The Growth of International Branch Campuses and the Implications for Cross-Border Nursing Education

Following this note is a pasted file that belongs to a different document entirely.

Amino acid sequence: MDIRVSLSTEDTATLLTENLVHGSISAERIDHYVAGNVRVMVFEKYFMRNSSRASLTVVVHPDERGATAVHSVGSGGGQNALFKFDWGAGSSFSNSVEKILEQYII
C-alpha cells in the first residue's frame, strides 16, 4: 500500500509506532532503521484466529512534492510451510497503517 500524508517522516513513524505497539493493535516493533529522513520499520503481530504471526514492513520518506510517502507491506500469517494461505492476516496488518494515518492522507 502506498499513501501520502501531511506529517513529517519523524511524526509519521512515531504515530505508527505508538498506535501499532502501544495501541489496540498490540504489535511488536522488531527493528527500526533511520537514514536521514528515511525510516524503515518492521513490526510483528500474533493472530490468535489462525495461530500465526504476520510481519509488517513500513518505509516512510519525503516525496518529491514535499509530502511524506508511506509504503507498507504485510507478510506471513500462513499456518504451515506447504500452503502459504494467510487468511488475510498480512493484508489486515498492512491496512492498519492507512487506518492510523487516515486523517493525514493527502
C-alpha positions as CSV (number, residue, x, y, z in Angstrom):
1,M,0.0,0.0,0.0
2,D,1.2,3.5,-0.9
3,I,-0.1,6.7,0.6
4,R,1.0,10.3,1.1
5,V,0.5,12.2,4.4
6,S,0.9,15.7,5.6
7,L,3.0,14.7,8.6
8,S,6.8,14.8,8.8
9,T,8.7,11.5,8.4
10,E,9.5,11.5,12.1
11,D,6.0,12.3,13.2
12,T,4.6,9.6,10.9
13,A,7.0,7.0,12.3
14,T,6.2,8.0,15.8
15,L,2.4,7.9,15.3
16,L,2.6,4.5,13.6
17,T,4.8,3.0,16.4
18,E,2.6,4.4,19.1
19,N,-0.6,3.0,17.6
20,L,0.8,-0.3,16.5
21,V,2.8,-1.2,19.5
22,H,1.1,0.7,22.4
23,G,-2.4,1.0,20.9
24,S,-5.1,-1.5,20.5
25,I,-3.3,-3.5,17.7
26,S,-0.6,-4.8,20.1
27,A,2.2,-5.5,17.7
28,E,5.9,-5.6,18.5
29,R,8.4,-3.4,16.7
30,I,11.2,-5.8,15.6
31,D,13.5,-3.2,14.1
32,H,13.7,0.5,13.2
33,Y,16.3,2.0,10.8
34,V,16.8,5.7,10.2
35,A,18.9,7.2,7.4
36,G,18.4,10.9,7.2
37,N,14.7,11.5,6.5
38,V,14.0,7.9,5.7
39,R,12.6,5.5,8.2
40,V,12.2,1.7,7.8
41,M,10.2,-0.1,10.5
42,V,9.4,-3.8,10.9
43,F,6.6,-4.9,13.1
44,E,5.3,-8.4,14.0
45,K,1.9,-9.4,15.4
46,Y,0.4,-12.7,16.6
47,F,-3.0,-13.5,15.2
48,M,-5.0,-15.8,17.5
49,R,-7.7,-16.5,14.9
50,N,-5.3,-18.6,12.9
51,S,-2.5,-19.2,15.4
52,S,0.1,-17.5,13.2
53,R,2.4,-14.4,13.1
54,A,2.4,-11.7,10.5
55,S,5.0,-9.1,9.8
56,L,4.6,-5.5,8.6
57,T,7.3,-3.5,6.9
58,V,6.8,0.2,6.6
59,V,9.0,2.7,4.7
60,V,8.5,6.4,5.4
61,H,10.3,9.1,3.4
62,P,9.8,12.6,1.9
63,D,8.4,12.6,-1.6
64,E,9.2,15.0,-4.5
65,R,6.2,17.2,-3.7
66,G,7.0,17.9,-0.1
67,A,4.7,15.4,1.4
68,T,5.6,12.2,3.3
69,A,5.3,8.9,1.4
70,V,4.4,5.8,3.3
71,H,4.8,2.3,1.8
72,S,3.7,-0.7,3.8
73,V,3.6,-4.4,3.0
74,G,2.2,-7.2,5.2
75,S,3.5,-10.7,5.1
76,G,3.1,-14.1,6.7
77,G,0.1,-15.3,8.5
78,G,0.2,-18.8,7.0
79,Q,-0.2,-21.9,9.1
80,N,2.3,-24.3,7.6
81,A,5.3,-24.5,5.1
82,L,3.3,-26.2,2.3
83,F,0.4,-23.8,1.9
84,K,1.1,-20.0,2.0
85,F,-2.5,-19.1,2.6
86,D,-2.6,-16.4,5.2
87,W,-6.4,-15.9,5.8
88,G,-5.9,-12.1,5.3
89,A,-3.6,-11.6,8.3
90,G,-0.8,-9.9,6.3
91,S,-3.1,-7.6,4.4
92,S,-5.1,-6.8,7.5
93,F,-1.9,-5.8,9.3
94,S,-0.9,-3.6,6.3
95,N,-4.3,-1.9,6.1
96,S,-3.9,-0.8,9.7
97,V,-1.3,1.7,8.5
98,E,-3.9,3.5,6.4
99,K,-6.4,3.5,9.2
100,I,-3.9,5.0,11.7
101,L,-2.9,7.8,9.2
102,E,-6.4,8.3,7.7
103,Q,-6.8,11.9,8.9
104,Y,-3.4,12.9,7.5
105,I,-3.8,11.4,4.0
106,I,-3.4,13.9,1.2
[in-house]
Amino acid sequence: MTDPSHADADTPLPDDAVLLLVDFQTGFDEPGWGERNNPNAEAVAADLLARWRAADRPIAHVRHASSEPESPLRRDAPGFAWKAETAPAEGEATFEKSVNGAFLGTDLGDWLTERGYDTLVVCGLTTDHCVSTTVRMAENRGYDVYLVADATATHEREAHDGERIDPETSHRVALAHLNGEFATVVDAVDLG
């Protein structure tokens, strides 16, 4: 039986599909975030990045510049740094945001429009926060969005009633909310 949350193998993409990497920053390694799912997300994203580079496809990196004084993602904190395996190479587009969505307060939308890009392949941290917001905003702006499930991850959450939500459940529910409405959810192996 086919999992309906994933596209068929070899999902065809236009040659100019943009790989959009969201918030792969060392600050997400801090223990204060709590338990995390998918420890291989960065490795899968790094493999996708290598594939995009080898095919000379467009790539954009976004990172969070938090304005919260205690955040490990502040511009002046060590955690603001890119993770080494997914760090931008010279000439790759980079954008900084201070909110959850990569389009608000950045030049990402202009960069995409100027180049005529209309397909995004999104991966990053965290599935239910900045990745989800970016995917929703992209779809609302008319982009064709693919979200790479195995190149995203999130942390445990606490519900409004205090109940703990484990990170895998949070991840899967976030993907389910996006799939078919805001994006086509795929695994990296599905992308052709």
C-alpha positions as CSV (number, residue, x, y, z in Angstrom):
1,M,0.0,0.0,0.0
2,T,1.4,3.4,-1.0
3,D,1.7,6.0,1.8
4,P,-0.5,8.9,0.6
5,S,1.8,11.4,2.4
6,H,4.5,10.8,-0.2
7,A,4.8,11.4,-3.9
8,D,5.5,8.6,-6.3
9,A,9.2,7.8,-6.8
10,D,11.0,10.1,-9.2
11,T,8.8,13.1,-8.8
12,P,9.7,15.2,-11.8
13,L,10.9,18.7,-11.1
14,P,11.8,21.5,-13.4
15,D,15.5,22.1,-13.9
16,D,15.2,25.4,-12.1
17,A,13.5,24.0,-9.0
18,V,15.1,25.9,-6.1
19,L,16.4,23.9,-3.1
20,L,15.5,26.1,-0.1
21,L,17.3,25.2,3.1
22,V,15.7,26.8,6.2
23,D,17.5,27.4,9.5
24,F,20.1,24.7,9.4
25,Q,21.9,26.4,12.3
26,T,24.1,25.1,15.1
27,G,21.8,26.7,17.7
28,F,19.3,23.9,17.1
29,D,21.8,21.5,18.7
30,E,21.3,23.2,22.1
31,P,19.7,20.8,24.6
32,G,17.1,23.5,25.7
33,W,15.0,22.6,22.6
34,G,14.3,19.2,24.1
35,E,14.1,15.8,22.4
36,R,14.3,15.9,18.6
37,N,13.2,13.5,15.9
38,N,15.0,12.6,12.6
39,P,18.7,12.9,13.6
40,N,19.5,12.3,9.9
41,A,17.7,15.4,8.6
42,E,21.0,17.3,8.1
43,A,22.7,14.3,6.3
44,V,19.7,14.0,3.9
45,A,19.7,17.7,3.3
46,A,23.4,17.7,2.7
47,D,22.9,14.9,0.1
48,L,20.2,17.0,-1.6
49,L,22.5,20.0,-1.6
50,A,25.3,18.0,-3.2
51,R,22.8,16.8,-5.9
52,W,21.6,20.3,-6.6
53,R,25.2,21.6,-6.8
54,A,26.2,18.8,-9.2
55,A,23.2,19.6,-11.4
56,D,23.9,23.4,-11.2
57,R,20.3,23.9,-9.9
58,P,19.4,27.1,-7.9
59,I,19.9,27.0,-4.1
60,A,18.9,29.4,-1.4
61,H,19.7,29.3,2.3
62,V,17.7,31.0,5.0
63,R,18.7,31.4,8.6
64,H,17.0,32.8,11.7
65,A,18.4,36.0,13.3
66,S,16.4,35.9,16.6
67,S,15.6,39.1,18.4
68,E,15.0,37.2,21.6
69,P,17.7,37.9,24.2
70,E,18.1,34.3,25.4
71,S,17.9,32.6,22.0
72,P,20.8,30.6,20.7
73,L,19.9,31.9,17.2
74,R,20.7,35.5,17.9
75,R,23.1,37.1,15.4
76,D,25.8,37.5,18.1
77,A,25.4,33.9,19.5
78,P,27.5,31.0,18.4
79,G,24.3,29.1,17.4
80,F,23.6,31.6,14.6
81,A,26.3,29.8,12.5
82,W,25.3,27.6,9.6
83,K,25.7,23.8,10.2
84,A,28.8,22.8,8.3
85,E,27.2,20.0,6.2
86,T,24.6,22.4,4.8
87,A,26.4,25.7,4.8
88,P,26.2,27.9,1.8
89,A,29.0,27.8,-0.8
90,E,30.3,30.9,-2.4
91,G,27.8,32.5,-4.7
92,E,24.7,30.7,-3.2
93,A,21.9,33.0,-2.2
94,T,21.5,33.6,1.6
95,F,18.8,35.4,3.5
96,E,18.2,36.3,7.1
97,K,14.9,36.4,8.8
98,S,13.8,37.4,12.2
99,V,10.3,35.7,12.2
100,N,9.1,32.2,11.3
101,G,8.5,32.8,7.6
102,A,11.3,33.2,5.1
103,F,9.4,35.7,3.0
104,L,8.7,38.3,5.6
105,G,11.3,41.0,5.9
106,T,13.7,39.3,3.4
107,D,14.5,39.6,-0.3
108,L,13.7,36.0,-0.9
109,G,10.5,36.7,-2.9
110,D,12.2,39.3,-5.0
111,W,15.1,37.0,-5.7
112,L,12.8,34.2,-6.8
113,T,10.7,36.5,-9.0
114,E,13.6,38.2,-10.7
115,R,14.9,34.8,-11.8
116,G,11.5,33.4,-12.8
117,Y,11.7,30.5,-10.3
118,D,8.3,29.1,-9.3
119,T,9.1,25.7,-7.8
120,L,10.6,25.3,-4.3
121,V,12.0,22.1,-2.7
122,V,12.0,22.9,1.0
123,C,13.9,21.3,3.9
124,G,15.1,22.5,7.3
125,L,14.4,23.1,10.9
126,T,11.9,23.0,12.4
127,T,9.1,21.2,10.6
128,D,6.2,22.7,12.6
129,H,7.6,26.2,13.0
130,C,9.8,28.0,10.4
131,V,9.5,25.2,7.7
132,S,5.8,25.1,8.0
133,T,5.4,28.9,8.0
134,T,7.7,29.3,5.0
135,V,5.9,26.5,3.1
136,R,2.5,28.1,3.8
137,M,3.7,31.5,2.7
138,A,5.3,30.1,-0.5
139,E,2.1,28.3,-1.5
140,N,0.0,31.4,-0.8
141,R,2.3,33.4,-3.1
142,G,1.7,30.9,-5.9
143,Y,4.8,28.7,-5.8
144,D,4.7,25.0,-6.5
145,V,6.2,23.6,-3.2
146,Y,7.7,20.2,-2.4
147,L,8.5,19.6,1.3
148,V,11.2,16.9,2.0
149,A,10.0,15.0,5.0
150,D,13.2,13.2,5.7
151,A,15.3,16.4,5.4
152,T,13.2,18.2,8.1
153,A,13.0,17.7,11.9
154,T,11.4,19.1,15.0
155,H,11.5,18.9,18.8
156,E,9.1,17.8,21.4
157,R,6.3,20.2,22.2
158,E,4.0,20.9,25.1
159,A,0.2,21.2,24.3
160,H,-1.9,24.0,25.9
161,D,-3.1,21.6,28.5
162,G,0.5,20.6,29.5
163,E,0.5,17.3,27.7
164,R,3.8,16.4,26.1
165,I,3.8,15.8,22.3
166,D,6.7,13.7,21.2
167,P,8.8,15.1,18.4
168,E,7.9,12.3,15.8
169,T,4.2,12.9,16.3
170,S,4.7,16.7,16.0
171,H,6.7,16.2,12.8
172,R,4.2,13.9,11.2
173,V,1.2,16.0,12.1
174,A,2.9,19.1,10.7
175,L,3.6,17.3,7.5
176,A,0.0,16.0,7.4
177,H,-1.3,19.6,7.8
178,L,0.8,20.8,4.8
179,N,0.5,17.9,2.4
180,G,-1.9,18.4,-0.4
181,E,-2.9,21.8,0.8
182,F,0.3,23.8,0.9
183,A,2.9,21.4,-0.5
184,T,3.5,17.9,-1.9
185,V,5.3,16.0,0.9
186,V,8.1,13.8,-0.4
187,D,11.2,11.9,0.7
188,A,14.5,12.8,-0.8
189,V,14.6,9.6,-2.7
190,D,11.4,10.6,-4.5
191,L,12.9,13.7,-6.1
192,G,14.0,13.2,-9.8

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Session presented on Friday, September 26, 2014: Purpose: The purpose of this proposed presentation is to provide an overview of the findings from a literature review on the global growth of IBCs, the reported challenges to operating an IBC for both the home and host country, and to explore future implications for nursing education globally in relationship to IBCs. A recent phenomenon within higher education is the growth of international branch campuses (IBCs) as a subset of cross-border education (Borgos, 2013, Knight, 2008). The movement of students from one geographic area to another, seeking the attainment of a higher education degree, has historically defined the classification of cross-border higher education. However, globalization and internationalization have spurred an increasingly complex mixture of market arrangements for the exchange of goods and services associated with higher education moving across borders (Borgos, 2013, pp.174). The growth of IBCs, as one of these evolving higher education arrangements, has changed the landscape and definition of cross-border education to include the physical movement of institutions from one geographic locale to another (Kinser, 2010). Drawing from data produced by the Observatory of Borderless Higher Education (OBHE), IBCs are found to offer a larger proportion of degrees in business fields, tourism fields, engineering fields, and in the and arts/communication fields (Lawton & Katsomitros, 2012). There are currently five international medical branch campuses in operation (Borgos, 2013, Lawton & Katsomitros, 2012). The newness and variation of IBC arrangements has produced a lack of an universally agreed upon definition of an IBC (Lawton & Katsomitros, 2012). Despite this lack of uniformity, there are some resounding common characteristics found in the literature. Crombie-Borgos (2013) noted that IBCs are commonly defined as 1) the physical movement or presence of a foreign higher education institution in a host country, 2) a degree program must be offered 3) awards for completion of a degree must be awarded, and 4) students must complete all or part of the degree at the host country campus (Lawton & Katsomitros, 2012, Becker, 2009, Altbach, 2011, Kinser, 2010). Given this definition, the OBHE and the Cross-Border Education Team at the University at Albany, State University of New York, organizations that track the prevalence of IBCs, report that there are approximately 200 or so IBCs in operation in 8 regions: Africa, Asia, Middle East, Europe, Caribbean/Central America, Australia/Oceania, South America, and North America (OBHE, 2012, C-BERT, 2014). IBCs have seen a 144 % increase between 2006 and the end of 2011, with IBCs originating from the U.S. accounting for 48% of all IBCs (Lawton & Katsomitros, 2012, Verbik & Merkley, 2006, Crombie-Borgos, 2013). It is predicted that demand for IBCs will continue to increase, as Knight (2008), predicted the demand for international education during the 25 year period between 2000 and 2025 will increase 4 fold from 1.8 million to a upwards of 7.2 million students. The proportion of these students who will be seeking educational opportunities in their home countries at branch campuses is unknown, but if similar patterns persist roughly 300,000 students will be enrolled at an IBC in 2025 (Crombie-Borgos, 2013). Methods: A comprehensive review and analysis of the literature on international branch campuses has revealed a small number of IBCs offering nursing/health science programs, such as the University of Calgary in Doha, Qatar. The implications of these types of arrangements on access and opportunity for students seeking higher education degrees in nursing are vast and uncharted. The exploration of IBCs as educational entities providing nursing education is a meaningful endeavor given the global shortage of nurses. Results: The sustainability of IBCs has been and continues to be a topic of analysis regarding the future of IBCs in the greater marketplace of international higher education. Both in speculation and through experience, researchers have explored the potential and real threats to the long term sustainability of IBCs (Crombie-Borgos, 2013). Challenges in operating IBCs often stem from the geopolitical differences between the home campus and the host country. Issues include regulatory oversight, comparable educational experiences, quality of the educational environment, maintenance of enrollment numbers, availability of faculty, monitoring of curriculum, political instability, and management of contractual arrangements between the home country campus and the host country (Altbach, 2010, Altbach 2011, OBHE, 2011, Harding, & Lamney, 2011, Wood, 2011). Growing competition in the higher education market is also a challenge IBCs face. The market for higher education will continue to grow as emerging and transitional economies grow and develop, leading to an increase demand for a range of human capital resources (Crombie-Borgos, 2013). Both local higher education entities as well as private higher education entities will seek to gain market share in student enrollments as the economies in developing countries grow, enabling more families to have the opportunity to send their children to college (Crombie-Borgos, 2013). Due to this competition and the availability of qualified applicants the literature suggests that the most widely acknowledged threat to IBC sustainability is enrollment numbers (Altbach, 2011, OBHE, 2011, Crombie-Borgos, 2013). Amidst these concerns over the sustainability of IBCs, these educational entities offer a means for many students to achieve attainment of a higher education degree and ultimately contribute their knowledge and skill to the communities in which they reside, whether it is in a local or global capacity. Specific to the building of human capital in the health professions, the availability of nursing programs and degrees at IBCs provides another avenue for countries to explore as a means to educate and eventually employee more qualified nursing professionals in their health care systems. Conclusion: The addition of IBCs as entities providing higher education degrees and programs around the world offers a unique perspective for educational leaders in nursing to consider, as IBCs can create opportunities to increase the number of prepared and qualified nurses in regions that might not otherwise have access to programs and degrees in nursing. Ironically the growth of IBCs beginning in 2006 coincided with the World Health Organizations 2006 World Health Report documenting that 57 countries faced critical health workforce shortages (WHO, 2006). The availability and numbers of nurses in the global workforce is deemed inadequate to meet the global demand of health care needs. A significant aspect of this shortage is directly related to the number of health personnel qualified to provide professional nursing care (Buchan & Calman, 2005, WHO, 2006). The shortages are found in both high and low income countries (WHO, 2006). While the maldistribution and inequity of nursing professionals exists across both developed and developing countries, the pronounced shortages of nursing professionals in developing countries poses a significant threat to the overall health and economic development of these countries (Buchan, OMay, & Dussault 2013, Dole , Braichet, & Shaw, 2009). In particular, the attainment of the Millennium Development Goals (MDGs) is reportedly in jeopardy as a direct result of the shortages of health care personnel (WHO, 2006, Dolea, Braichet, & Shaw, 2009). One of the more pressing concerns is the epidemic of HIV/AIDs in sub-Saharan Africa; the WHO/World Bank in 2003 noted that the epidemic has led to the collapse of the health care delivery system (Dolea, Braichet, & Shaw, 2009). While the establishment of branch campuses is undoubtedly complex, the establishment of an entirely new higher education program can be more complex and take years to establish. With new models of higher education programs growing the relevance to nursing education globally is the opportunity to capitalize on these educational arrangements in order to help to curb the dearth of highly educated and qualified nursing professionals, ultimately improving health outcomes in regions where access to higher education is limited.